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Open Access Research article

Comparative analysis of protein-protein interactions in the defense response of rice and wheat

Dario Cantu1, Baoju Yang23, Randy Ruan4, Kun Li5, Virginia Menzo26, Daolin Fu5, Mawsheng Chern4, Pamela C Ronald47* and Jorge Dubcovsky289*

Author Affiliations

1 Department of Viticulture & Enology, University of California Davis, Davis, CA, USA

2 Department of Plant Sciences, University of California Davis, Davis, CA, USA

3 Northwest A&F University, Yangling, Shaanxi, China

4 Department of Plant Pathology, University of California Davis, Davis, CA, USA

5 College of Agronomy, Shandong Agricultural University, Tai’an, Shandong, China

6 CRA, Experimental Institute for Cereal Research of Foggia, Foggia, Italy

7 Genome Center, University of California Davis, Davis, CA, USA

8 Howard Hughes Medical Institute, Chevy Chase, MD, USA

9 Gordon & Betty Moore Foundation, Palo Alto, CA, USA

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BMC Genomics 2013, 14:166  doi:10.1186/1471-2164-14-166

Published: 12 March 2013

Abstract

Background

Despite the importance of wheat as a major staple crop and the negative impact of diseases on its production worldwide, the genetic mechanisms and gene interactions involved in the resistance response in wheat are still poorly understood. The complete sequence of the rice genome has provided an extremely useful parallel road map for genetic and genomics studies in wheat. The recent construction of a defense response interactome in rice has the potential to further enhance the translation of advances in rice to wheat and other grasses. The objective of this study was to determine the degree of conservation in the protein-protein interactions in the rice and wheat defense response interactomes. As entry points we selected proteins that serve as key regulators of the rice defense response: the RAR1/SGT1/HSP90 protein complex, NPR1, XA21, and XB12 (XA21 interacting protein 12).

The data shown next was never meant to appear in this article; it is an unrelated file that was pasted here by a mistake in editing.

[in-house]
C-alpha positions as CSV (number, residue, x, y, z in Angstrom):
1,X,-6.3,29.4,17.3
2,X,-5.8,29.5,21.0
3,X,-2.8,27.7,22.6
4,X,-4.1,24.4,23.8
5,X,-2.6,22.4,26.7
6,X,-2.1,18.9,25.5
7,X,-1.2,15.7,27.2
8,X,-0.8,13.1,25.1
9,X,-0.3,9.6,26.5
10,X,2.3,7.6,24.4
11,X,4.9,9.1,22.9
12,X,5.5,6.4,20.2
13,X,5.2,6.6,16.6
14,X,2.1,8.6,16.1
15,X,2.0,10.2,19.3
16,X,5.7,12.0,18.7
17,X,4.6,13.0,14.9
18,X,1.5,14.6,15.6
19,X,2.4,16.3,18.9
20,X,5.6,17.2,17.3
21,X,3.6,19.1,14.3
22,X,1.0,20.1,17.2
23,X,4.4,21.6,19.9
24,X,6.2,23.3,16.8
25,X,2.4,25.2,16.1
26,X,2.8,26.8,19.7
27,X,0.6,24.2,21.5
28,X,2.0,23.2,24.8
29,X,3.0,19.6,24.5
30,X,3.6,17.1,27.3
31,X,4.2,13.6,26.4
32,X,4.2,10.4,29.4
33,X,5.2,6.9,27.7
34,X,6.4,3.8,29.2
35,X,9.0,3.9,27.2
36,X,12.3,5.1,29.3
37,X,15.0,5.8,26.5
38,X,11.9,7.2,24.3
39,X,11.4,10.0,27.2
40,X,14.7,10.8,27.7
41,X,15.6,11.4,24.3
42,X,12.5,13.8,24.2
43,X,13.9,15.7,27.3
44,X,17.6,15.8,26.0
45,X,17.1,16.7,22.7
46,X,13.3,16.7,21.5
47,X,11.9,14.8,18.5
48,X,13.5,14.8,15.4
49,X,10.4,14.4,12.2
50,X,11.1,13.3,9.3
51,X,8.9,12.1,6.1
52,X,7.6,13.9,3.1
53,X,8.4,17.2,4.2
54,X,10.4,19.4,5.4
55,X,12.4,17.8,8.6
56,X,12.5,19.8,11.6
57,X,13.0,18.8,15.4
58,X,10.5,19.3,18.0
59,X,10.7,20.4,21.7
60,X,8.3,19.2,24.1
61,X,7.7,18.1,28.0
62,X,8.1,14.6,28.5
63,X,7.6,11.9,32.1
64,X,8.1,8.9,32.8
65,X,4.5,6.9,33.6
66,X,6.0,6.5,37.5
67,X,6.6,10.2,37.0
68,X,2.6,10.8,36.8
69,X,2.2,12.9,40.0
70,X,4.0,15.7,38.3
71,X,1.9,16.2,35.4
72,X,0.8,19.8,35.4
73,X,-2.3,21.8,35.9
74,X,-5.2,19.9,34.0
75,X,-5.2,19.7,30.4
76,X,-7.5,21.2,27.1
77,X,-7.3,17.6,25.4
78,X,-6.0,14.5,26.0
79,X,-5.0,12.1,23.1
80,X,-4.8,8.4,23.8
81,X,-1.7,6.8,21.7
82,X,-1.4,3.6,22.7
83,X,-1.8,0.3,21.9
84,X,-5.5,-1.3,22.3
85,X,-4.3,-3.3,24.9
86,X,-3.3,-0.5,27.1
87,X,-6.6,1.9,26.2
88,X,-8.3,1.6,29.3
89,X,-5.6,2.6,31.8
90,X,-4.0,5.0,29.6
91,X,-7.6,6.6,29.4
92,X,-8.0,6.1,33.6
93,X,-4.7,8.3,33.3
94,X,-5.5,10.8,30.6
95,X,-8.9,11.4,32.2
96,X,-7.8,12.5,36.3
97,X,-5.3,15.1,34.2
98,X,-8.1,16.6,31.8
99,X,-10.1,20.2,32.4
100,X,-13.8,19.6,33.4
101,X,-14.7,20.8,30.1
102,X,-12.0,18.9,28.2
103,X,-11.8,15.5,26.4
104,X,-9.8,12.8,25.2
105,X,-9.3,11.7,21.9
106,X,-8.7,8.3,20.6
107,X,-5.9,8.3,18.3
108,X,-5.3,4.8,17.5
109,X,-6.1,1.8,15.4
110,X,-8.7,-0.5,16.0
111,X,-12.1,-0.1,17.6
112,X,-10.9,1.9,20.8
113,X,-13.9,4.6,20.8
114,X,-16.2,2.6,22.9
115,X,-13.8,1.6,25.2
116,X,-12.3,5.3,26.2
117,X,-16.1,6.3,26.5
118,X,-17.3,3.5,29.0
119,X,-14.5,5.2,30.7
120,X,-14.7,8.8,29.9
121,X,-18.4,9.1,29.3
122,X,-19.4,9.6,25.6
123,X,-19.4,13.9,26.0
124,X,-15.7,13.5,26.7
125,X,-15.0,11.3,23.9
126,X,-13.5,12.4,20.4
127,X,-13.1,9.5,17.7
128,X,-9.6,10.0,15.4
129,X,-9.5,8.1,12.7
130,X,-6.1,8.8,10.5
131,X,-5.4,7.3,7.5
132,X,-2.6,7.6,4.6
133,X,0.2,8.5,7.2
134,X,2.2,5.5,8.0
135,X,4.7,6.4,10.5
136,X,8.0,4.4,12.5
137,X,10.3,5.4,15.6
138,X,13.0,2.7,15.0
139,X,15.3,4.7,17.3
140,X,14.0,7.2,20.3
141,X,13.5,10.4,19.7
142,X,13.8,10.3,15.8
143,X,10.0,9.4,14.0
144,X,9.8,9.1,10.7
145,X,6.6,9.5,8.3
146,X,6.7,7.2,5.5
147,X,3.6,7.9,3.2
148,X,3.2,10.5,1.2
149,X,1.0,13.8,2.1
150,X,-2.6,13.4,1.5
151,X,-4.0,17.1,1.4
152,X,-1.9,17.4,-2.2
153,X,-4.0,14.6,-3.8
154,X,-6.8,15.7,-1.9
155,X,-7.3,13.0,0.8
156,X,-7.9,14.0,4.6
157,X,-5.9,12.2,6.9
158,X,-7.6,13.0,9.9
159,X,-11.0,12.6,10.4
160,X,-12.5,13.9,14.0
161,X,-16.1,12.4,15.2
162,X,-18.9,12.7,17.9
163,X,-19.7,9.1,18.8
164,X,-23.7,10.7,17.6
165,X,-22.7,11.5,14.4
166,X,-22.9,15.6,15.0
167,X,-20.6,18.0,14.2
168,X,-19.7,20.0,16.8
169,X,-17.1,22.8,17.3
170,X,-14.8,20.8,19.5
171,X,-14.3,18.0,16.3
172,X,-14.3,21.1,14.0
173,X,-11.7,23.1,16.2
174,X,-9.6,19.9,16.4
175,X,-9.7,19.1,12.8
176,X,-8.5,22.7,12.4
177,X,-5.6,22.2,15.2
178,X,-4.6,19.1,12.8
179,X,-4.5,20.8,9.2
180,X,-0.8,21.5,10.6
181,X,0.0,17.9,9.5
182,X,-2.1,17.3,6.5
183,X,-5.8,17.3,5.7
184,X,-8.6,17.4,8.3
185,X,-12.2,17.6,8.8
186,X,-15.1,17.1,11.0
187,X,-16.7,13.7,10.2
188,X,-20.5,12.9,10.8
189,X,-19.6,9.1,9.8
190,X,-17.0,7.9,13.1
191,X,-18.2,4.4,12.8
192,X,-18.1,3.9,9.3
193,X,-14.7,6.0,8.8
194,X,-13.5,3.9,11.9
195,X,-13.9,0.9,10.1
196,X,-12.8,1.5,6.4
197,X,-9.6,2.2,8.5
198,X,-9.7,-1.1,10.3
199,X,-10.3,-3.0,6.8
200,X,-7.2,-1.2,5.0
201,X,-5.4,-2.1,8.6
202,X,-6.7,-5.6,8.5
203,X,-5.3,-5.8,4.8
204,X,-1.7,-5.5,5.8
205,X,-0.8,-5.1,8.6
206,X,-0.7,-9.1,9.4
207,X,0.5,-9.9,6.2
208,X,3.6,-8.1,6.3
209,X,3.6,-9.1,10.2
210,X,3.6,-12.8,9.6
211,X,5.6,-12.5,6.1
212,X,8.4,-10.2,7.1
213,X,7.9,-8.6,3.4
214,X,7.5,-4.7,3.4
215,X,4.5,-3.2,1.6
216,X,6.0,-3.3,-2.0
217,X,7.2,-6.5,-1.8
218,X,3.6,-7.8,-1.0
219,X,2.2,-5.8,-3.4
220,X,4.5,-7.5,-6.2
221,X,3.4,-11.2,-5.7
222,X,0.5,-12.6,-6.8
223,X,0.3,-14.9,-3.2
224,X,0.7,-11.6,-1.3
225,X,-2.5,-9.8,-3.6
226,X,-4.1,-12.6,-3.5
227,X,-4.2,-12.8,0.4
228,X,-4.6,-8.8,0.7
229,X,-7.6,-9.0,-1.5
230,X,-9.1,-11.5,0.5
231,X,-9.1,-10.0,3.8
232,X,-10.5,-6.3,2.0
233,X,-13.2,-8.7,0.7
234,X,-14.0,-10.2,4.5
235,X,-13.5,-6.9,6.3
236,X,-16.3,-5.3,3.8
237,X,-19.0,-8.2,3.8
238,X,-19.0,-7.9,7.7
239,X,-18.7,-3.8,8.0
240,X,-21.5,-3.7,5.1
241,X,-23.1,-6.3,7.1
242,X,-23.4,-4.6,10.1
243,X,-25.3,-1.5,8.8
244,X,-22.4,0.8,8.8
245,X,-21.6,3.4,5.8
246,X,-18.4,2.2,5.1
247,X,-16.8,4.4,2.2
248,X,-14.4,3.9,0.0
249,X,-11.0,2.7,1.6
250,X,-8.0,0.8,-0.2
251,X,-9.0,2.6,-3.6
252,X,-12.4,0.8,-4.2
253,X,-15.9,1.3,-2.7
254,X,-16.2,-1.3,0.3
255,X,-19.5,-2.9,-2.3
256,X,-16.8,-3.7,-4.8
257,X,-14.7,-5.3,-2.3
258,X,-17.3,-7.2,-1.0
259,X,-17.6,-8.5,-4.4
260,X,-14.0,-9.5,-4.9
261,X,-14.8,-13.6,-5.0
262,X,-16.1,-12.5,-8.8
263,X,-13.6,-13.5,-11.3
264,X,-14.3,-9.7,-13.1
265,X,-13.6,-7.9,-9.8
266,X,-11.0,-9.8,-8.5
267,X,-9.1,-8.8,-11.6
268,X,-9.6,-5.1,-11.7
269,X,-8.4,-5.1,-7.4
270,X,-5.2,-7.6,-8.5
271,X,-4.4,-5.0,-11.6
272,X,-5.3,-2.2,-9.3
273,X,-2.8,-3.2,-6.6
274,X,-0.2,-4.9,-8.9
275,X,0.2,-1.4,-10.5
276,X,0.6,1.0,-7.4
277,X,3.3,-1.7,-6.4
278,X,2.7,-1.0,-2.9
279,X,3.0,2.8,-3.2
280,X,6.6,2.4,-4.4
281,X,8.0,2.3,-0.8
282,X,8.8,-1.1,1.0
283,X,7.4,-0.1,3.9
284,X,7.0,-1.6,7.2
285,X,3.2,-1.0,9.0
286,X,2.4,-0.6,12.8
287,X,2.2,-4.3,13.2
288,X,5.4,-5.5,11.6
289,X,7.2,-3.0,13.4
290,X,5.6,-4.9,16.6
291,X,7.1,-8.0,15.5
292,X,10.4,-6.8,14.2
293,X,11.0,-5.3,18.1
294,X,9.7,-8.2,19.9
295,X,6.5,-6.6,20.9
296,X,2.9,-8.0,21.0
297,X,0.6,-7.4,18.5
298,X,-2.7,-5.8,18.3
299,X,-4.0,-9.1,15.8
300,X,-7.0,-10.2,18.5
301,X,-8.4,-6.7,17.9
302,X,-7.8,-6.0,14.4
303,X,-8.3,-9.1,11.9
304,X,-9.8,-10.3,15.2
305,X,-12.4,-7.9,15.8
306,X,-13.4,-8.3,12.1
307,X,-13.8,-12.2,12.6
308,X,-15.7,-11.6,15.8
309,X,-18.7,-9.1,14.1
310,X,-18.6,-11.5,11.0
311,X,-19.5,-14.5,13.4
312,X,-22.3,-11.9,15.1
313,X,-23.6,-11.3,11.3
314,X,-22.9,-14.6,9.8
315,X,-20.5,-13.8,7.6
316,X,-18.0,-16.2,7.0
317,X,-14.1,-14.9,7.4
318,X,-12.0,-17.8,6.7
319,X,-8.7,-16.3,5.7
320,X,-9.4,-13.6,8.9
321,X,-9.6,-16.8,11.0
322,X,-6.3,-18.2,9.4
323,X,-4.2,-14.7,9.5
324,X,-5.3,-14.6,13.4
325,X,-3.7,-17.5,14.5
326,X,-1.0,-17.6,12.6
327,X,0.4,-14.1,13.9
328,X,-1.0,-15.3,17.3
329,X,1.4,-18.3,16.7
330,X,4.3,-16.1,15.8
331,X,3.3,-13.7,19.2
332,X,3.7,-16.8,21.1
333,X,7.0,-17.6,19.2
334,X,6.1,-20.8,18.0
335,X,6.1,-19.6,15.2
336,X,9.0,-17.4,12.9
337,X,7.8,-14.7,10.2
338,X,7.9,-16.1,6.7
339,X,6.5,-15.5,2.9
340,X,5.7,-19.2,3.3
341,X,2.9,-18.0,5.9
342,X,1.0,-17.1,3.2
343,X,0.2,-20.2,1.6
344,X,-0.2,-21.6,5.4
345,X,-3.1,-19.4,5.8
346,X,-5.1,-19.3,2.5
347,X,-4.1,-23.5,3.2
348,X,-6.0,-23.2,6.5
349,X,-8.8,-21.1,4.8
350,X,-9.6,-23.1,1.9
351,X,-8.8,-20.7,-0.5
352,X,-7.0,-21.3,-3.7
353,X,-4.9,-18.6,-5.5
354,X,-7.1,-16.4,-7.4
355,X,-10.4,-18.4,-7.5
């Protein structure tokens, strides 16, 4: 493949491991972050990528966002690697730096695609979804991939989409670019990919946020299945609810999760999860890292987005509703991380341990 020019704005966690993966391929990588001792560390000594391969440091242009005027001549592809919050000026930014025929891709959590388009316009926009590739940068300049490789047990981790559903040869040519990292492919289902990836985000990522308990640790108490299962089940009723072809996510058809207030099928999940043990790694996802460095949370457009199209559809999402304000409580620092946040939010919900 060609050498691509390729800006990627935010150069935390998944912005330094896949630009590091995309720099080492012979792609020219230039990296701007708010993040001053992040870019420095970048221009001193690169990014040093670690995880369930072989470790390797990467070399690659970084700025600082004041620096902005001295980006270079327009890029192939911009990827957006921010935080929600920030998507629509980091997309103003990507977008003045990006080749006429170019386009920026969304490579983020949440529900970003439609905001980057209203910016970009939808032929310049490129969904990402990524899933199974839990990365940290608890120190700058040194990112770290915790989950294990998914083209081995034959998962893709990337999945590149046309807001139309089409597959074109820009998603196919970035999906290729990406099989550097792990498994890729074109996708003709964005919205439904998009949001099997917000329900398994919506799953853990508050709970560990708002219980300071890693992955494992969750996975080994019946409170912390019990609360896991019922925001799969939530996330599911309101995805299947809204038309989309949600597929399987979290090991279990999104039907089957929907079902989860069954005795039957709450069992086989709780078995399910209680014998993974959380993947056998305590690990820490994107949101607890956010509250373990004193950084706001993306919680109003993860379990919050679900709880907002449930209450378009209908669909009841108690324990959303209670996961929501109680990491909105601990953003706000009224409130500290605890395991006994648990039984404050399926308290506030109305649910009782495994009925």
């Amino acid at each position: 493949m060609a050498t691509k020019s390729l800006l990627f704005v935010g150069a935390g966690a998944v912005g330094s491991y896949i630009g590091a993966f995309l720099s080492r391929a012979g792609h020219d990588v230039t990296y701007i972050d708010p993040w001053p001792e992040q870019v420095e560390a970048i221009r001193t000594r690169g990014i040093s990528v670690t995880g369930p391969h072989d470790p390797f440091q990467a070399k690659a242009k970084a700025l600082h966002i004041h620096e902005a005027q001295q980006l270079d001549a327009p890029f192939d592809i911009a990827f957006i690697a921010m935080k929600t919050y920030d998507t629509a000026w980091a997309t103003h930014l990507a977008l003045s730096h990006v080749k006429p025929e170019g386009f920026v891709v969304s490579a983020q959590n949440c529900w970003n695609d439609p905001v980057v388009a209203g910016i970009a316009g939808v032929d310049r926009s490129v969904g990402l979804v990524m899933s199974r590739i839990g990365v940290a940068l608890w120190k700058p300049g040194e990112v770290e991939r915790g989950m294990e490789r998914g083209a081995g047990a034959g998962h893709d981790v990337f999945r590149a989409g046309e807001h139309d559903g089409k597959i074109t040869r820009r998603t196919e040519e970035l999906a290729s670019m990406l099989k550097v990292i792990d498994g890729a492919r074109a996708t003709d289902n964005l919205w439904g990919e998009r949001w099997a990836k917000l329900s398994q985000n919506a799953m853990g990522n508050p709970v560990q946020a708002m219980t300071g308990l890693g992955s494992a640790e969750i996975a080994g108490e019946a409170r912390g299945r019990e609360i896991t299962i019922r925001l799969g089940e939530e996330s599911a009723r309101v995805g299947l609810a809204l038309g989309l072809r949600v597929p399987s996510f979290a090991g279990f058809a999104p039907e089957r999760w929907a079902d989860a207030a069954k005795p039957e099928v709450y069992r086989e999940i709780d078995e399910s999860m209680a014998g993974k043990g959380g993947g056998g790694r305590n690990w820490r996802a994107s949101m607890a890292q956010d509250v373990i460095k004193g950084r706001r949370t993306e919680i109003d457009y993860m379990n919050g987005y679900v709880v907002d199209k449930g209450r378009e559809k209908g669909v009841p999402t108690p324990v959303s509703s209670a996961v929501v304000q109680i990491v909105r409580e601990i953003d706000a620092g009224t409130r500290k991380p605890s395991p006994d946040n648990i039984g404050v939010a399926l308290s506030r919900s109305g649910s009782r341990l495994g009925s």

Results

Using available wheat sequence databases and phylogenetic analyses we identified and cloned the wheat orthologs of these four rice proteins, including recently duplicated paralogs, and their known direct interactors and tested 86 binary protein interactions using yeast-two-hybrid (Y2H) assays. All interactions between wheat proteins were further tested using in planta bimolecular fluorescence complementation (BiFC). Eighty three percent of the known rice interactions were confirmed when wheat proteins were tested with rice interactors and 76% were confirmed using wheat protein pairs. All interactions in the RAR1/SGT1/ HSP90, NPR1 and XB12 nodes were confirmed for the identified orthologous wheat proteins, whereas only forty four percent of the interactions were confirmed in the interactome node centered on XA21. We hypothesize that this reduction may be associated with a different sub-functionalization history of the multiple duplications that occurred in this gene family after the divergence of the wheat and rice lineages.

Conclusions

The observed high conservation of interactions between proteins that serve as key regulators of the rice defense response suggests that the existing rice interactome can be used to predict interactions in wheat. Such predictions are less reliable for nodes that have undergone a different history of duplications and sub-functionalization in the two lineages.